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Europe’s sugar beets produce twice as much ethanol in the tropics


Source: Elmia AB

Sugar beets from Europe can help solve the conflict between food and bioenergy in the developing world.
“Sugar beets have greater energy content than sugar cane but require rotation with other crops,” explained Jan Öhrvall at the World Bioenergy conference in Jönköping, Sweden.

Öhrvall is working on a tropical sugar beet project being run by two companies: Anditec and Chematur Engineering. The beets originate in Europe but are being planted in Colombia to be a raw material in large-scale ethanol production.
Trials have shown that the sugar beets are superior to sugar cane in a tropical climate. The former grow faster and are ready for harvest after six to eight months. In contrast, sugar cane needs 12 to 14 months.
“Sugar beets can be planted and harvested year round, making it possible to produce ethanol without any interruption,” Öhrvall said.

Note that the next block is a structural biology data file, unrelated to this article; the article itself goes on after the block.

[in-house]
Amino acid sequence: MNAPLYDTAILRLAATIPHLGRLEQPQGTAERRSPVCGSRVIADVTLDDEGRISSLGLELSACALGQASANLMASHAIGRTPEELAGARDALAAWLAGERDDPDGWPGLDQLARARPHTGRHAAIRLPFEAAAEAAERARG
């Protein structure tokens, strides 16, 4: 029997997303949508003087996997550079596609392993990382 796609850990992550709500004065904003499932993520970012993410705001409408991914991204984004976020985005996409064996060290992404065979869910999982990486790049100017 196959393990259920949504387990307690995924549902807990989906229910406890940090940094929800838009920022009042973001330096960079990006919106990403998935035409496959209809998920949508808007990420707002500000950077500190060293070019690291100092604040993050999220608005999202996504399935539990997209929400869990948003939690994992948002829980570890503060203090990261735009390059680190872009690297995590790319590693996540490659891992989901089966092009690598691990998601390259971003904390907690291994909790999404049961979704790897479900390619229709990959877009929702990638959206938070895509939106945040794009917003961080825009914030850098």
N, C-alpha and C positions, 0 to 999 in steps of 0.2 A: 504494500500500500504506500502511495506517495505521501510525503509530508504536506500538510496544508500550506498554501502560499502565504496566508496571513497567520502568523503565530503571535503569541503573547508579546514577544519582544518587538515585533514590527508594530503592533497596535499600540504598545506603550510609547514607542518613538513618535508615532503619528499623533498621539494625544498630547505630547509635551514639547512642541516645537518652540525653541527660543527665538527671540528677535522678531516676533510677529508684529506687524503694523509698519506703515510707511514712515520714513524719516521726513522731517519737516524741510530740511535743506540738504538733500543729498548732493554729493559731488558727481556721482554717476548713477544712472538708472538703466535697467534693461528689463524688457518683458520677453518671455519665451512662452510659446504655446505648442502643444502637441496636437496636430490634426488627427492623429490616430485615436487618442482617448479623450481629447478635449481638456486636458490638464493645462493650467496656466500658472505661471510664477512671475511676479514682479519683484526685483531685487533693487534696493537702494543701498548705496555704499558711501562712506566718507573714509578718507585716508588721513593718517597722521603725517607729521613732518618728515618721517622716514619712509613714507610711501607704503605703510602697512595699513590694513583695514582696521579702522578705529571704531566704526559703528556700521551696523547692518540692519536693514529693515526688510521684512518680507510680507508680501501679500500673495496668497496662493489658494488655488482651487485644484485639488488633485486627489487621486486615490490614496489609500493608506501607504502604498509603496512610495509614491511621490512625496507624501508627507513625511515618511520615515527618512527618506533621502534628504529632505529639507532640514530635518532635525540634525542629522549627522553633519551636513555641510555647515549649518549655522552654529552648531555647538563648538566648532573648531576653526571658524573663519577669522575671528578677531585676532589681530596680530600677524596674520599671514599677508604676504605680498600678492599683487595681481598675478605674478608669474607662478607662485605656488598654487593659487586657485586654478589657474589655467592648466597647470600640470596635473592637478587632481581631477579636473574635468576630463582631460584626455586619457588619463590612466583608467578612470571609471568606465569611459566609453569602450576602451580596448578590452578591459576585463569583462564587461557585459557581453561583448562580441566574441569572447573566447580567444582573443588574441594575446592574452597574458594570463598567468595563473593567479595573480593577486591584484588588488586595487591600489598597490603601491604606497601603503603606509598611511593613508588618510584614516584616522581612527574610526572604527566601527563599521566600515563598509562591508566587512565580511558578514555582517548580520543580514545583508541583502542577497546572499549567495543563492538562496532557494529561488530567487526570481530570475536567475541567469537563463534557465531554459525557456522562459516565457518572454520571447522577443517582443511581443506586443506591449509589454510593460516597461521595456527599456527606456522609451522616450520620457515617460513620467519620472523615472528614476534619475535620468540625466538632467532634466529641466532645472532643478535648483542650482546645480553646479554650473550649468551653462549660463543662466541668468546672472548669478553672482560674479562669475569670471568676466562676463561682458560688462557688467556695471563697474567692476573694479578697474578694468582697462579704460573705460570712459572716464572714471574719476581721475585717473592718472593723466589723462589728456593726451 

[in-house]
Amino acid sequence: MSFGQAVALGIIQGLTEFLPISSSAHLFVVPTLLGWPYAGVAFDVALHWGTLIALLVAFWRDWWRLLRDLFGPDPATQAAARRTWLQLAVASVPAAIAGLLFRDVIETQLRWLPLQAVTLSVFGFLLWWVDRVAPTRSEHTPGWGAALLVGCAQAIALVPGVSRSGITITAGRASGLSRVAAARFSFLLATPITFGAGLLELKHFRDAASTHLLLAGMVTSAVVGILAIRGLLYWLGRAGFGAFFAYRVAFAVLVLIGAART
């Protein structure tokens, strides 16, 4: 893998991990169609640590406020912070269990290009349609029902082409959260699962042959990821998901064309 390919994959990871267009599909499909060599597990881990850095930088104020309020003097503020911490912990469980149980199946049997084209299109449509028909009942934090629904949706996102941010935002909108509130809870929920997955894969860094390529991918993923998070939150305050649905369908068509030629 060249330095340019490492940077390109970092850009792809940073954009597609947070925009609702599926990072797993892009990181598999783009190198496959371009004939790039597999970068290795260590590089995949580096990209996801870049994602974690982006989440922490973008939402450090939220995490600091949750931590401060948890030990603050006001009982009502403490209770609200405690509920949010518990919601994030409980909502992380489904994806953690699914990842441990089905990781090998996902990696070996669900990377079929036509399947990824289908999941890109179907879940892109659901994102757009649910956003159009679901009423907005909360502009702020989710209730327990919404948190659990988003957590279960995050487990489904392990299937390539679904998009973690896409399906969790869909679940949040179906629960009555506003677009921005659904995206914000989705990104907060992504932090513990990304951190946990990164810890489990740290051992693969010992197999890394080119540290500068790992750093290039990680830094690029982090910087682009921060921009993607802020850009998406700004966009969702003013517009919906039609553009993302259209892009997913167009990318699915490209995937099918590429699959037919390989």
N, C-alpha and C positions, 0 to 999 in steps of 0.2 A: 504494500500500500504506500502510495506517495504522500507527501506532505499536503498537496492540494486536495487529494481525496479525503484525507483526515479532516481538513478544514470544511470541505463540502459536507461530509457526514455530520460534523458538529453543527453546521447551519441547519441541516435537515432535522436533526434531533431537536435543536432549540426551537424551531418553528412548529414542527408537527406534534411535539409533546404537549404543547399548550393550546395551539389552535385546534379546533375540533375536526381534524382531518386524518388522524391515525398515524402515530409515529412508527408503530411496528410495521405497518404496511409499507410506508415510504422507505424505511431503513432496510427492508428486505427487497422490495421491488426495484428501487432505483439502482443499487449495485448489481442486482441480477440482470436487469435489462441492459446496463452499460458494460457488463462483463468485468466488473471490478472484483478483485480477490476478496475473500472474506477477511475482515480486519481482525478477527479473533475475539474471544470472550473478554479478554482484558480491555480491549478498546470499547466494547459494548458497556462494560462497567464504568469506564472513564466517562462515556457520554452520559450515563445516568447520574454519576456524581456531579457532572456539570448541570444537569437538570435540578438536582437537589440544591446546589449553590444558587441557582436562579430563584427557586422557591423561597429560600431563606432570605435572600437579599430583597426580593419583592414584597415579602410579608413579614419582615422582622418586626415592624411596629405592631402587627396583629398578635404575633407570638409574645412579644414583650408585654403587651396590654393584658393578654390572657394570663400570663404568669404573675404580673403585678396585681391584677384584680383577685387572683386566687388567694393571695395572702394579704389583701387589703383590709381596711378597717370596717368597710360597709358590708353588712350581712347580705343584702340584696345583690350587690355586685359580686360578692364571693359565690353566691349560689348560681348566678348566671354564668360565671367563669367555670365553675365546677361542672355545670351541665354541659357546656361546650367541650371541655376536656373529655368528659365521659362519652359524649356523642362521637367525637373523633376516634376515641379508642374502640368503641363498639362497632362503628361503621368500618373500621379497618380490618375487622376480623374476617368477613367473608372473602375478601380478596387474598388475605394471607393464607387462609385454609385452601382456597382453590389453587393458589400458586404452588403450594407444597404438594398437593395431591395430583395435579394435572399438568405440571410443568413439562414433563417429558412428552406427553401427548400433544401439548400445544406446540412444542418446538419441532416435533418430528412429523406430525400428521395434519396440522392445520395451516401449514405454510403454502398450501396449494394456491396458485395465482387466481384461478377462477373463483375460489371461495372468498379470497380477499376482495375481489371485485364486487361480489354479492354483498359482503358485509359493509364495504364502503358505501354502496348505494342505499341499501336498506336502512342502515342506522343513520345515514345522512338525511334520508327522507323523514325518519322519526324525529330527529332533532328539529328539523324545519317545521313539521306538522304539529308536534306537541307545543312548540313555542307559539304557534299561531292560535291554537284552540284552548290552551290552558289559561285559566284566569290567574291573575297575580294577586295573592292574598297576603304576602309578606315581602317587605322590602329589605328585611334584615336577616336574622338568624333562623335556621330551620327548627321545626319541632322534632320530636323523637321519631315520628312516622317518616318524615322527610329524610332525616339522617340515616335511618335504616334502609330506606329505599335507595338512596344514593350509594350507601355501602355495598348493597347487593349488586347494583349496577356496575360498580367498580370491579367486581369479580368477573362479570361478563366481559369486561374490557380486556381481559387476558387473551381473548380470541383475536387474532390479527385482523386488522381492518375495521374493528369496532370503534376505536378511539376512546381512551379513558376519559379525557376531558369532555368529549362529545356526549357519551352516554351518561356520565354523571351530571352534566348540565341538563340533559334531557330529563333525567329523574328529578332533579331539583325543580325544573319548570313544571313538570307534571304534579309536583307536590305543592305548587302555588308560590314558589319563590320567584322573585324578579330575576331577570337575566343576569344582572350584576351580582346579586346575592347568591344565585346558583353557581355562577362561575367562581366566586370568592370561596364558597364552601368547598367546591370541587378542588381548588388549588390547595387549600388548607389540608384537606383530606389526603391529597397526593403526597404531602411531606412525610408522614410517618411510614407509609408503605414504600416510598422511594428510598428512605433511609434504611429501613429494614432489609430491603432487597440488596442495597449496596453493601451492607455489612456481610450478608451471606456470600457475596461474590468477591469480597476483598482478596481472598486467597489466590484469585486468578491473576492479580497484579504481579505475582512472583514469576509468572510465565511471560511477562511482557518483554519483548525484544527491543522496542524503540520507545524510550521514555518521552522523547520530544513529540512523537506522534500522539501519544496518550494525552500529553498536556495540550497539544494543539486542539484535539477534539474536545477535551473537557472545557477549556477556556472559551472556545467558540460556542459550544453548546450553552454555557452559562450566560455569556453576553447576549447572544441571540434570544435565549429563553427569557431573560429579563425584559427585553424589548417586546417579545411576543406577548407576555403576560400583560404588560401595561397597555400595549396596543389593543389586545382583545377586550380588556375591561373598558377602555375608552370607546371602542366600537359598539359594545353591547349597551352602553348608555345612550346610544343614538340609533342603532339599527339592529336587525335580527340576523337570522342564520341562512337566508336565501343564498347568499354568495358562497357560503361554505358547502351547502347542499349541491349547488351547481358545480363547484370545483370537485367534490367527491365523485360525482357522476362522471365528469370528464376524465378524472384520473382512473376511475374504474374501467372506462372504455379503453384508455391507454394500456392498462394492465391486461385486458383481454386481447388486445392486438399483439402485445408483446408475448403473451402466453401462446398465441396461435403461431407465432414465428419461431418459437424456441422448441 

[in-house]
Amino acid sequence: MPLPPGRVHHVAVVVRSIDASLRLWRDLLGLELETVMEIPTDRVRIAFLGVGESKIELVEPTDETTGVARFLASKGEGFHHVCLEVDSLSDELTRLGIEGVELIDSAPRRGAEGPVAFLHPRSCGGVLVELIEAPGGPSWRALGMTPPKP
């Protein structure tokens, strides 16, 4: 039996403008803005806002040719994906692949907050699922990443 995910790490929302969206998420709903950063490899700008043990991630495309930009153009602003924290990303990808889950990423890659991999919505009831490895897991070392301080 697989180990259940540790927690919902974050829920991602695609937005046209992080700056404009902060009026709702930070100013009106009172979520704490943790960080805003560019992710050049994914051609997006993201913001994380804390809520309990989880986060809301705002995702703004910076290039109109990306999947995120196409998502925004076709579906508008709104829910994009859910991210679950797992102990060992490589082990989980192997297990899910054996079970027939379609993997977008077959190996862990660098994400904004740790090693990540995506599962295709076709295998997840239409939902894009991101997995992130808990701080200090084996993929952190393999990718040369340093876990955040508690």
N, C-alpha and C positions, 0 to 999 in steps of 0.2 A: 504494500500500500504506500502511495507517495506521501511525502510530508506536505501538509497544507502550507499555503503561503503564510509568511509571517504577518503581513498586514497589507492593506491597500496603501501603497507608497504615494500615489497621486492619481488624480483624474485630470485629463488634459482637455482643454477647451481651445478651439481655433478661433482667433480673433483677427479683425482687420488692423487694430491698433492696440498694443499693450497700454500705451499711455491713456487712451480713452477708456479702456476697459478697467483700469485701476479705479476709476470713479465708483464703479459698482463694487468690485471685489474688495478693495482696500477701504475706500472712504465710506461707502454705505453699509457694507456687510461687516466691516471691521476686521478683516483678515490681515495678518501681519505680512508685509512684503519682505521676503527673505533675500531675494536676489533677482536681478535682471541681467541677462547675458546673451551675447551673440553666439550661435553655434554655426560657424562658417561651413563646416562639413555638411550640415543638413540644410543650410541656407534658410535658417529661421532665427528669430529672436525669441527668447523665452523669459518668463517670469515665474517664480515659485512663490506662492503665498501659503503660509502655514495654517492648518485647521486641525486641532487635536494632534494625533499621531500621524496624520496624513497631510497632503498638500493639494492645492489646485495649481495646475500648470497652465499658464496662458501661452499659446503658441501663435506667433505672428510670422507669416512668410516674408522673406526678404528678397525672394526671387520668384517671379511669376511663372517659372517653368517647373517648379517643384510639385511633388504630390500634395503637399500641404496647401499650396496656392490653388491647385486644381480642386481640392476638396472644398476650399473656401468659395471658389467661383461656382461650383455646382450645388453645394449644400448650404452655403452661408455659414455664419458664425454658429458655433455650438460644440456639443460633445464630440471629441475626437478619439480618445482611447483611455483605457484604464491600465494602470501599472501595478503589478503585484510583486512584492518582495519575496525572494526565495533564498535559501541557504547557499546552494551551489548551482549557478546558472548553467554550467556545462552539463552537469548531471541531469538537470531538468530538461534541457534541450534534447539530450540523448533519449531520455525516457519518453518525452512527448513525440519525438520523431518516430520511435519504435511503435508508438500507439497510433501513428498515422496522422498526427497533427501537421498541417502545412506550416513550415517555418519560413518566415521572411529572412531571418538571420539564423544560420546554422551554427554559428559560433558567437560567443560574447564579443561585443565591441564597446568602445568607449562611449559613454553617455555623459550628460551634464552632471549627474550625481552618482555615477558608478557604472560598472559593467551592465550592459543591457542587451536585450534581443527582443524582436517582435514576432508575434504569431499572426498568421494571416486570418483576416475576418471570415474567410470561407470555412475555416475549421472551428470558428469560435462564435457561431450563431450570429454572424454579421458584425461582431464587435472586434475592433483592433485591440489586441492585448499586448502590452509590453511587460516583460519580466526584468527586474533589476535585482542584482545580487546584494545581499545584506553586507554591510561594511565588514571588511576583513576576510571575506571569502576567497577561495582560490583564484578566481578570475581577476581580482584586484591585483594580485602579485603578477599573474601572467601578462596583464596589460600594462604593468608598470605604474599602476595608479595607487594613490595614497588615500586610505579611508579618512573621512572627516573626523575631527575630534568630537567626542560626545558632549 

No competition
The other main advantage is that sugar beets require crop rotation. In Colombia people need to grow wheat and other grains as food. The result is that farmers can get both a sugar beet harvest and a grain harvest per year from the same field, thereby reducing the conflict between food and bioenergy.
Tropical sugar beets bind the sun’s energy more efficiently than sugar cane. The end result is 16,000 litres of ethanol produced per hectare of sugar beet, which is almost twice as much as from sugar cane. In comparison, in the United States corn (maize) gives about 3,000 litres of ethanol per hectare.
“It makes sense to grow energy crops under the tropical sun,” Öhrvall concluded.

Needs half as much water
Another huge advantage is that sugar beet cultivation only requires half as much water as sugar cane cultivation does. This makes it possible to grow an energy crop on considerably larger tracts of land than is possible with other crops. The end result can be jobs and income in poor parts of Africa, South America, and other regions of the world with lots of sunshine.
Anditec and Chematur are working on similar projects in other parts of the world, including Europe, but in their experience energy should be produced where there is the most sun, and they believe sugar beets are the crop that does the best job.

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